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Market Trends in Green and Sustainability-Linked Financings

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In recent years, the size of the sustainable debt market has increased dramatically, in parallel with rising investor demand for environmentally-oriented debt products. However, 2022 saw the first decline in the sustainable debt market after years of strong growth. This decline is largely due to the decline in the overall market coupled with heightened volatility and inflation rates.

According to Bloomberg, green, social, sustainability and sustainability-linked bonds raised a total of $863 billion in 2022, a 19% drop from the record $1.1 trillion issued in 2021. Sustainability-linked bonds – the most scrutinized segment of the market for environmental, social and governance-related debt – dropped 21% to $86 billion. Meanwhile, green bonds, which were propped up by a surge in sales from China, saw the smallest bond decline – dropping 11% to about $480 billion. Sustainability-linked loans dropped only 1% to about $474 billion, while green loans dropped 30% to about $118 billion. Increased interest and participation in the sustainable debt market has also generated concern among investors and ESG activists that many of the products being offered do not incorporate ambitious and material sustainability goals.

Despite the decline in 2022, many expect sustainable debt issuances in 2023 to recover to at least 2021 levels if the general global debt market stabilizes, but with it, tighter guidelines and increased scrutiny from investors, market observers and regulators.

Green Bonds and Green Loans

Green bonds generally look like regular bonds other than requiring a specified use of proceeds. The indenture and notes for green bonds often do not include any identifying features regarding their “green” nature. However, in the offering document, the use of proceeds reflects the application of the funds to exclusively finance (or refinance) eligible green projects meeting certain environmental or sustainability criteria.

In addition, the offering document typically describes the categories of eligible projects for which the funds may be used and includes commitments from the issuer to describe on its website or in other reports how the funds have been allocated. For example, some issuers include a report that includes qualitative and quantitative environmental performance indicators such as greenhouse gas (“GHG”) emissions avoided.

Similarly, the defining feature of green loans is the requirement to dedicate loan proceeds to finance or refinance specified eligible green projects providing clear environmental benefits

that can be assessed, quantified, measured and reported by the borrower. Pursuant to the Loan Syndications and Trading Association (“LSTA”) guidelines, borrowers should clearly communicate to lenders the process for selection of eligible projects (including environmental and sustainability objectives), track and manage loan proceeds to ensure appropriate allocation towards the specified project, and provide up-to-date reporting with respect to use of loan proceeds.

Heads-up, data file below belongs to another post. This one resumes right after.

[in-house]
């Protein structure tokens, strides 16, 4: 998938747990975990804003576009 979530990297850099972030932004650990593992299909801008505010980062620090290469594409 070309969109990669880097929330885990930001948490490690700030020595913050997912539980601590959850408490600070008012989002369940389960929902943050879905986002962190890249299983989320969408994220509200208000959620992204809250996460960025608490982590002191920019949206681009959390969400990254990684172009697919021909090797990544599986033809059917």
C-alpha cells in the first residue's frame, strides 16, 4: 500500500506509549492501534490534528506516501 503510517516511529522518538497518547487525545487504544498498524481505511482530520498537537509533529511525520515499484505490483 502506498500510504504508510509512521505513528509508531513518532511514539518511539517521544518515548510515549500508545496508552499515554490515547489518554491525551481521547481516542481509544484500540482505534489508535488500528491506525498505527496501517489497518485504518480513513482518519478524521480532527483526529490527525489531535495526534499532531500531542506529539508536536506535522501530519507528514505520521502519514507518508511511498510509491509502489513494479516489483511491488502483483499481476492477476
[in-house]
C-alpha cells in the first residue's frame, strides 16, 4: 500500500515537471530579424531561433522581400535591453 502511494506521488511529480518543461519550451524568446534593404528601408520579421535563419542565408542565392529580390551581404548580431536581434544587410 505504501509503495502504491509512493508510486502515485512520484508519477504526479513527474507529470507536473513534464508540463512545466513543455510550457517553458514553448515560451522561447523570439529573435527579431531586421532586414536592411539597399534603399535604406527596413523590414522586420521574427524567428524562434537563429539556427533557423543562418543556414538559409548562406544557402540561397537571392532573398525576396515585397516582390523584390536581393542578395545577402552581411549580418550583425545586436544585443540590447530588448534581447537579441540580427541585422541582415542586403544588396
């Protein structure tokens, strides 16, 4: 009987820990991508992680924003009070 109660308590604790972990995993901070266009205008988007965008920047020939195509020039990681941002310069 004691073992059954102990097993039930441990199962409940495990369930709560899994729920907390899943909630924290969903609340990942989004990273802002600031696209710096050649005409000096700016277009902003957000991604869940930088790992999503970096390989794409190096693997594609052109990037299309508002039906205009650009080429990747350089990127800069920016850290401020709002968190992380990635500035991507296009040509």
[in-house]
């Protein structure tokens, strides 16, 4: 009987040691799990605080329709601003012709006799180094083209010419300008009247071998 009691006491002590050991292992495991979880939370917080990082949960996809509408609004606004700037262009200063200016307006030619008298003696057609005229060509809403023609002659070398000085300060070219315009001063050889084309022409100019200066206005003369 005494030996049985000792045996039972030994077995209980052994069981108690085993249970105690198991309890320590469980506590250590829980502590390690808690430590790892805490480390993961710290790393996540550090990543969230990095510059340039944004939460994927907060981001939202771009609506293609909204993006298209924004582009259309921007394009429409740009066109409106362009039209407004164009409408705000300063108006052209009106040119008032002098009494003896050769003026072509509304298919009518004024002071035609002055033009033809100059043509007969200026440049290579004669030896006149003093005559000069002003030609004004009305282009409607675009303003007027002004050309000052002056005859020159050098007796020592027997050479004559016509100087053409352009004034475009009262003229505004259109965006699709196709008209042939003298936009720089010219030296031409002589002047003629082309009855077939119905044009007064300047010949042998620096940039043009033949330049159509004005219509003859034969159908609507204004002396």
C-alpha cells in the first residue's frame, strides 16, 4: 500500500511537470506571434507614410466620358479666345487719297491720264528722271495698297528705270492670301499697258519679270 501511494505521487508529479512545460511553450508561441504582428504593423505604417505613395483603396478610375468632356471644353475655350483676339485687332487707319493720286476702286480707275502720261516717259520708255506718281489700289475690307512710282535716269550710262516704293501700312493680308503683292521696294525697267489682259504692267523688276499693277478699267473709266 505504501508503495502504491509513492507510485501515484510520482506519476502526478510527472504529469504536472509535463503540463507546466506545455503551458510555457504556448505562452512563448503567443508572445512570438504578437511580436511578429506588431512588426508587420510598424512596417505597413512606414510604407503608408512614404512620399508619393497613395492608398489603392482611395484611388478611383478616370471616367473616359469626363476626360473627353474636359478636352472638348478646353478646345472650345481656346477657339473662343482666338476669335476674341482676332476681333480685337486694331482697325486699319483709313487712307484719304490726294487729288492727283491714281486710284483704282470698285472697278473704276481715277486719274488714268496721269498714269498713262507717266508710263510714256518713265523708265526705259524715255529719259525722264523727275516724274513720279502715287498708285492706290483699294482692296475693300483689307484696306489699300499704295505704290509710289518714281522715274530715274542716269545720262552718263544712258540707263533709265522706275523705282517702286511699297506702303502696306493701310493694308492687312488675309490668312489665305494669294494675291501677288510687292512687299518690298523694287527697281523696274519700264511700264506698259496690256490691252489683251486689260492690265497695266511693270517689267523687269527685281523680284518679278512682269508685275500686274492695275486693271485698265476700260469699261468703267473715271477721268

Green bonds and green loans provide a valuable financing option for issuers looking to expend capital on “green” projects, but the restrictions on use of proceeds also make these instruments less accessible for many other issuers of debt who require flexibility to apply proceeds to a variety of corporate purposes. For many issuers who are not in a position to dedicate the entirety of the proceeds of a debt financing towards a green project, sustainability-linked bonds and loans (discussed below) provide an appealing alternative.

Sustainability-Linked Bonds and Loans

Unlike green bonds, sustainability-linked bonds do not require that proceeds be dedicated to a specific purpose. Instead, sustainability-linked bonds contain one or more specific key performance indicators (“KPIs”) and related sustainability performance targets (“SPTs”) that are applicable to the issuer’s operations as a whole. In the event the issuer fails to satisfy the applicable SPT, the bond interest rate increases by a predetermined amount. The intent is to incentivize the issuer to achieve ambitious and meaningful sustainability-related goals, including environmental and social initiatives.

For example, a company may have a SPT based on a specified reduction of greenhouse gas emissions by a specific date. The indenture for the bonds would provide that if the issuer does not deliver a written confirmation of its achievement of the SPT by the specified date, which is typically confirmed by an external verifier with expertise in the industry, the interest rate on the bonds will increase by an agreed number of basis points (e.g., 25 basis points).

The offering document for sustainability-linked bonds would describe the KPI and the issuer’s efforts to achieve the SPT, and issuers often include a sustainability-linked bond framework on their website. This provides the issuer’s sustainability objectives and quantitative data behind the applicable KPI.